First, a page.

You are able to use Open Content as long as you abide by the Open Gaming License. This does include adding your own material and/or modifying the Open Content. It has nothing to do with being "free" or not, where "free" refers to something being given away without a monetary exchange. Dispel any notions that either of the licenses have anything to do with money.

There are many mainstream game products that use only the Open Gaming License and not the d20 System Trademark License. These include Mutants and Masterminds [both editions], and many books from Mongoose Publishing [OGL Steampunk, OGL Cyberpunk, etc], Spycraft 2.0, etc.

WotC has a page with both licenses and FAQs about them: http://wizards.com/default.asp?x=d20/article/20040121a -- the FAQs are "plain English" and are not too lengthy. You should be able to absorb most of the information in an evening.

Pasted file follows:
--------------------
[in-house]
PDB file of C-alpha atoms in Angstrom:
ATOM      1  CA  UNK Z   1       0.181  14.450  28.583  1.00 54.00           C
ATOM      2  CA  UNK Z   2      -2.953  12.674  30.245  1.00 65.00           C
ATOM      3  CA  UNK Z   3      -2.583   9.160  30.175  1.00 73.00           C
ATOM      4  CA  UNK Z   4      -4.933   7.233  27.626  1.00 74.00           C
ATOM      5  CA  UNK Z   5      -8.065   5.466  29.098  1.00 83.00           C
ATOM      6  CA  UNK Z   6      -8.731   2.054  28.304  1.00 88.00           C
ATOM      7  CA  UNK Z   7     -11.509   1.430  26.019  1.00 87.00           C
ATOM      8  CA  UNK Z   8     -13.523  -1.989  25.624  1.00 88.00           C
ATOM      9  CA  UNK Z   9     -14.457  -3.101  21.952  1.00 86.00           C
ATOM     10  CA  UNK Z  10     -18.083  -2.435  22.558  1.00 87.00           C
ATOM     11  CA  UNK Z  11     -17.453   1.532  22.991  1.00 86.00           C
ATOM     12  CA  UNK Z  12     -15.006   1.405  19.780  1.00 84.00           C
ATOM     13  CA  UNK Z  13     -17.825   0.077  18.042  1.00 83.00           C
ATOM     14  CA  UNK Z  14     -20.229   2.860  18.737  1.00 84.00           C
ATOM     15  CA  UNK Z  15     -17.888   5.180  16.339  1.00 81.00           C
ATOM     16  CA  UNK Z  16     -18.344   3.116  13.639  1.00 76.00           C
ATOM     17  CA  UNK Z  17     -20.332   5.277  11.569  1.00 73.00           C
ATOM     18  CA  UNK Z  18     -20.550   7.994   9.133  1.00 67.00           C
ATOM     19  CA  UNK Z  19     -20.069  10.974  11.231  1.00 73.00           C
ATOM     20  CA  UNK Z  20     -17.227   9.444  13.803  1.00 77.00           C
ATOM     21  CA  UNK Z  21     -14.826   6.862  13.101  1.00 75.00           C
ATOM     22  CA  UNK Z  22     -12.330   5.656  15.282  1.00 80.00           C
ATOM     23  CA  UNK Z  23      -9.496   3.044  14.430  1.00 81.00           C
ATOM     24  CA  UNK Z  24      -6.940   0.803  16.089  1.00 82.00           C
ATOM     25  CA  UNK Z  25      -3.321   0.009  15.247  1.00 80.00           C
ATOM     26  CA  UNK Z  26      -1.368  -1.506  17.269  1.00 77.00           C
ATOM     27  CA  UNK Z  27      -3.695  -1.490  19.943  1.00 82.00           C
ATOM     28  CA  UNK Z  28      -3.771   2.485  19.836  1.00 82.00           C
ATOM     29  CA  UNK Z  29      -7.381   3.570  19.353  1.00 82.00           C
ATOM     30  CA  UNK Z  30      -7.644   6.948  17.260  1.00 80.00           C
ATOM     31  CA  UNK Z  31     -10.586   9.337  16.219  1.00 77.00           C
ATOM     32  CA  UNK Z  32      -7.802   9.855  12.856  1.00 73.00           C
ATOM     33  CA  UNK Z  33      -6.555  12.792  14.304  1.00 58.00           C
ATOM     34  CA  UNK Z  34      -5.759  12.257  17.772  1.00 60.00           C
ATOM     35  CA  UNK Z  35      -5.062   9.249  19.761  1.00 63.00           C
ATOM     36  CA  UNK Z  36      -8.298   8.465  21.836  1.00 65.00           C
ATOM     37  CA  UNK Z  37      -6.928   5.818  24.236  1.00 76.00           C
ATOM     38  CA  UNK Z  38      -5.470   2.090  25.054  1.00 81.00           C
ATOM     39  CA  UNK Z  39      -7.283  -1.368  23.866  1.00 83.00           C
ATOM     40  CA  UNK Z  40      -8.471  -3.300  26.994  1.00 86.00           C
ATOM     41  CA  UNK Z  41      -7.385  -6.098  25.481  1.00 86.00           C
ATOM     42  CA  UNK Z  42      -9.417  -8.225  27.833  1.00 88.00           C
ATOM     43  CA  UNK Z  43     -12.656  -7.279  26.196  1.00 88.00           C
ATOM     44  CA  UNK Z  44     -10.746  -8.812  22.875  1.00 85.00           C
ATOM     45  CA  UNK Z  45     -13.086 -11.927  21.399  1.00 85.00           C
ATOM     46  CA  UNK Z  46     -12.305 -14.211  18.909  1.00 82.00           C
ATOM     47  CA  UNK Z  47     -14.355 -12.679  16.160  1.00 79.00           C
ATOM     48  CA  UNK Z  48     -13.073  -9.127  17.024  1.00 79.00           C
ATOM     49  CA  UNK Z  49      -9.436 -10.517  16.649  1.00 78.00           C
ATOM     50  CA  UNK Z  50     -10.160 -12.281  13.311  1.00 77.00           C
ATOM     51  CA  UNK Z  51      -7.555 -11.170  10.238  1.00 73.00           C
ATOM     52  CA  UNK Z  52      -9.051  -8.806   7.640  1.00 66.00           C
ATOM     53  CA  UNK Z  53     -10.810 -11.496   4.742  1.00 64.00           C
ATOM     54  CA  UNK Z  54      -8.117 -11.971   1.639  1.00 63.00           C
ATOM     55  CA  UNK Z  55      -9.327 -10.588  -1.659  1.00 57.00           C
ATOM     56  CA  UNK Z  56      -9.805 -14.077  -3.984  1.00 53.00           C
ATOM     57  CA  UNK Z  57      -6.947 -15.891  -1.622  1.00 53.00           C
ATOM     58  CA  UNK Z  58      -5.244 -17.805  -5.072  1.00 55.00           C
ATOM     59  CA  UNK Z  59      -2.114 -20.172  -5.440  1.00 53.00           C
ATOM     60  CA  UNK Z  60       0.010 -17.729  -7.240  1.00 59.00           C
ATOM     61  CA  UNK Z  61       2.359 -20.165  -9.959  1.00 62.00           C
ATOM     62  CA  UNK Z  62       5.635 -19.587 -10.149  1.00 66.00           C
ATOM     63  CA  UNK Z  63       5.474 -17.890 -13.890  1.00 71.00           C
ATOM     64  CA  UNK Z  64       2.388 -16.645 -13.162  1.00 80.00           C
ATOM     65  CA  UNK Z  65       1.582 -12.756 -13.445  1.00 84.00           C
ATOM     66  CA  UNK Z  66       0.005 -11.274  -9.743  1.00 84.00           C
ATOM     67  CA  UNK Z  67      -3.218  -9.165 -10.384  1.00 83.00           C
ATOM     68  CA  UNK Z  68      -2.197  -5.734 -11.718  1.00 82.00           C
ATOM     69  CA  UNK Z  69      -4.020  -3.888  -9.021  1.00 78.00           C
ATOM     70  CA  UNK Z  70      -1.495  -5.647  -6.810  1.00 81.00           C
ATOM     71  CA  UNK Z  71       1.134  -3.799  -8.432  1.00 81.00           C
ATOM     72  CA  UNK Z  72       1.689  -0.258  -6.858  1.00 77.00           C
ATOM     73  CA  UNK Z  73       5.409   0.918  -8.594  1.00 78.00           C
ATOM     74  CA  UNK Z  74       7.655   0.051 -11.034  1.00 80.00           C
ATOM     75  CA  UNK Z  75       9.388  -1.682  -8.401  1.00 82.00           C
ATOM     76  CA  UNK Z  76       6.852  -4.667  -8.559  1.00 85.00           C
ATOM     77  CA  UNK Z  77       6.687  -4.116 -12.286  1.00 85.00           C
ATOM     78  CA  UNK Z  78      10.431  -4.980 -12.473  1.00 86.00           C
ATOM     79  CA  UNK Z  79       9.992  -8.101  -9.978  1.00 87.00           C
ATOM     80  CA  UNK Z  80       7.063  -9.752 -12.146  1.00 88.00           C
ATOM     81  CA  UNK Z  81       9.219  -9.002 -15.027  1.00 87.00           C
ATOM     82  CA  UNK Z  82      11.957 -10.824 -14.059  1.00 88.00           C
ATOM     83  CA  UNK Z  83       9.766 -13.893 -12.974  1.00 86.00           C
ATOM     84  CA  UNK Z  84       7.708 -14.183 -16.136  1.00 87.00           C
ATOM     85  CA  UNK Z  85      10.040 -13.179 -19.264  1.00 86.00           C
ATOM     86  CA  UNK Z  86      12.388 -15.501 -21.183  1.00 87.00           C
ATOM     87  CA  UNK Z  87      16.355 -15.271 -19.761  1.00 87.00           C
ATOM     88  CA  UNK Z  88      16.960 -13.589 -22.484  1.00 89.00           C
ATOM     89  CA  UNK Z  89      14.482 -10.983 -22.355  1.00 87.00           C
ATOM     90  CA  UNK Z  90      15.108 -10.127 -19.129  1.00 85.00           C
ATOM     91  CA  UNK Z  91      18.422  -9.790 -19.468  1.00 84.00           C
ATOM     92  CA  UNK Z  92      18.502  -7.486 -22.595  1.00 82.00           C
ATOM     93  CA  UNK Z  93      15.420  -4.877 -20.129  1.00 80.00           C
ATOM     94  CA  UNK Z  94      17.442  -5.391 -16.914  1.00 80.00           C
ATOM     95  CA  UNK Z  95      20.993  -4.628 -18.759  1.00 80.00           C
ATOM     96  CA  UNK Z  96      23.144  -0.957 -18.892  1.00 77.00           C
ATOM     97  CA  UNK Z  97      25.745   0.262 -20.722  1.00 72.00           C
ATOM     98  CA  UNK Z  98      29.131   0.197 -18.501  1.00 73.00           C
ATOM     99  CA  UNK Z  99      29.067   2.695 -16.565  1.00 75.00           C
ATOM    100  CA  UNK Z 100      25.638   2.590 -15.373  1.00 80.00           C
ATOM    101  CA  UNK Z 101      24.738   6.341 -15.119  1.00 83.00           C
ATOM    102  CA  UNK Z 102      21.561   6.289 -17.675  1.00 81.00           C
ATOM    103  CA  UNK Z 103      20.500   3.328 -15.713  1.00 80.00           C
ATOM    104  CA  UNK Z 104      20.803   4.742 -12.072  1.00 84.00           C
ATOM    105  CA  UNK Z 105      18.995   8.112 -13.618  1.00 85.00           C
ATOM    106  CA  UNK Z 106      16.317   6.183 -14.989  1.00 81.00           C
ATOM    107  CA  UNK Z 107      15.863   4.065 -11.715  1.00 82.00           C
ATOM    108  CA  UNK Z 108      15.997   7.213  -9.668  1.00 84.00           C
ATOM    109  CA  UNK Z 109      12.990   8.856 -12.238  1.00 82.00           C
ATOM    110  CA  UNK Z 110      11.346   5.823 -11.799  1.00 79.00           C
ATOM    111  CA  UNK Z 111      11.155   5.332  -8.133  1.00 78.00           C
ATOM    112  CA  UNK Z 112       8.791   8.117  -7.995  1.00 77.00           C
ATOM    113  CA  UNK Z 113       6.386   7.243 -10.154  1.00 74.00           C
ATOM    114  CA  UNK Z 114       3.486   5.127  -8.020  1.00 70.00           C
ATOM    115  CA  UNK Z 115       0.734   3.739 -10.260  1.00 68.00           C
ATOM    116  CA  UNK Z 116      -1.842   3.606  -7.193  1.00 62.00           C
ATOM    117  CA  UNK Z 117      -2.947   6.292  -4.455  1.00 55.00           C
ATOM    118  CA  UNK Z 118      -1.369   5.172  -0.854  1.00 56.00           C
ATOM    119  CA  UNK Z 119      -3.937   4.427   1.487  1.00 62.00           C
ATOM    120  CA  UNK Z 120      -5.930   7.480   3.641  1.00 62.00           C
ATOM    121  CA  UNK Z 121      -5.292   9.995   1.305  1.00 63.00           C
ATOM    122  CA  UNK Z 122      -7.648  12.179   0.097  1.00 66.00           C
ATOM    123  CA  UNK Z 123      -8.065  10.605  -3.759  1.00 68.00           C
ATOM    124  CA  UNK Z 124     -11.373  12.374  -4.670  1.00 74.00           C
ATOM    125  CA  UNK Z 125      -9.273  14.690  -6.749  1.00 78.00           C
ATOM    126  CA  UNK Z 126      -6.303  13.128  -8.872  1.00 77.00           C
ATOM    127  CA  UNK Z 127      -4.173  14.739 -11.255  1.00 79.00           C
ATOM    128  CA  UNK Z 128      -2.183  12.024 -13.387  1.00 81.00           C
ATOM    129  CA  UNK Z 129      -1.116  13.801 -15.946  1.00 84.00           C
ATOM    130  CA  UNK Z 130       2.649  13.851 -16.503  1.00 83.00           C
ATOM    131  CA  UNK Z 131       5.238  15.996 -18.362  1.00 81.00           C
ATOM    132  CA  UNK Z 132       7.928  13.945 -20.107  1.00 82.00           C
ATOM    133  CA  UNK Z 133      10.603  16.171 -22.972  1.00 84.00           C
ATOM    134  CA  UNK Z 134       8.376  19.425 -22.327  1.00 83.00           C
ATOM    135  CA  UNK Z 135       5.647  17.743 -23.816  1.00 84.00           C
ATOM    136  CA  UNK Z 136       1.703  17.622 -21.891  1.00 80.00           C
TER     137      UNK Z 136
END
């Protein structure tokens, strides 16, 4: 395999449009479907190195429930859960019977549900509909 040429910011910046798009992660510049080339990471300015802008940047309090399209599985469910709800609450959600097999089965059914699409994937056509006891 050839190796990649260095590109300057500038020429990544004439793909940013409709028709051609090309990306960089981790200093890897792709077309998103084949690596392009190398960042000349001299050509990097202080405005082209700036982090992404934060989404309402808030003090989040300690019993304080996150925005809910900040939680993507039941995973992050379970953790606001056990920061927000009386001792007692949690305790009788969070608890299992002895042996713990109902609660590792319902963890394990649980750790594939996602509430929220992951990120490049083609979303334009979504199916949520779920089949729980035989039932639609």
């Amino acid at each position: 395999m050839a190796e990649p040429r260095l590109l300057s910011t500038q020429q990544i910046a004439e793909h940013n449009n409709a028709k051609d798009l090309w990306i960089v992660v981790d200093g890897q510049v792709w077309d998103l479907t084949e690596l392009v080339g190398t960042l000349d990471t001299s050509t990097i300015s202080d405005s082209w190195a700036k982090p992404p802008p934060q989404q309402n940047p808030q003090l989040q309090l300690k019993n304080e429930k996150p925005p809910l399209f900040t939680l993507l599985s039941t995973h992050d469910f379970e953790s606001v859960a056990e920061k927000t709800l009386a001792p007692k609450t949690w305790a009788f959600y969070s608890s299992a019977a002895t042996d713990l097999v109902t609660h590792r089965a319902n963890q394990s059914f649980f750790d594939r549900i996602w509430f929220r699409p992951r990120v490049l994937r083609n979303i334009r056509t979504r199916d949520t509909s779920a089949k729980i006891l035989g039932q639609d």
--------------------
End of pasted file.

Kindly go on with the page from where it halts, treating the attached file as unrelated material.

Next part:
cheers,
Adam
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Veritas Games
Member

Posts: 171


« Reply #6 on: October 01, 2005, 12:53:02 PM »

First off, thank you for your response. For clarification, I am referring specifically to the D20 Open Game Content from Wizards of the Coast, not FUDGE, GURPS, or other Game Systems. Secondly, I have read the License and it is, to me anyway, vauge on the point I mentioned in my previous post. Specifically, is it legal for to me take the Open Game Content, and my embelishments and then sell it. Or is that not legal because it is an open resource and therefore must remain free?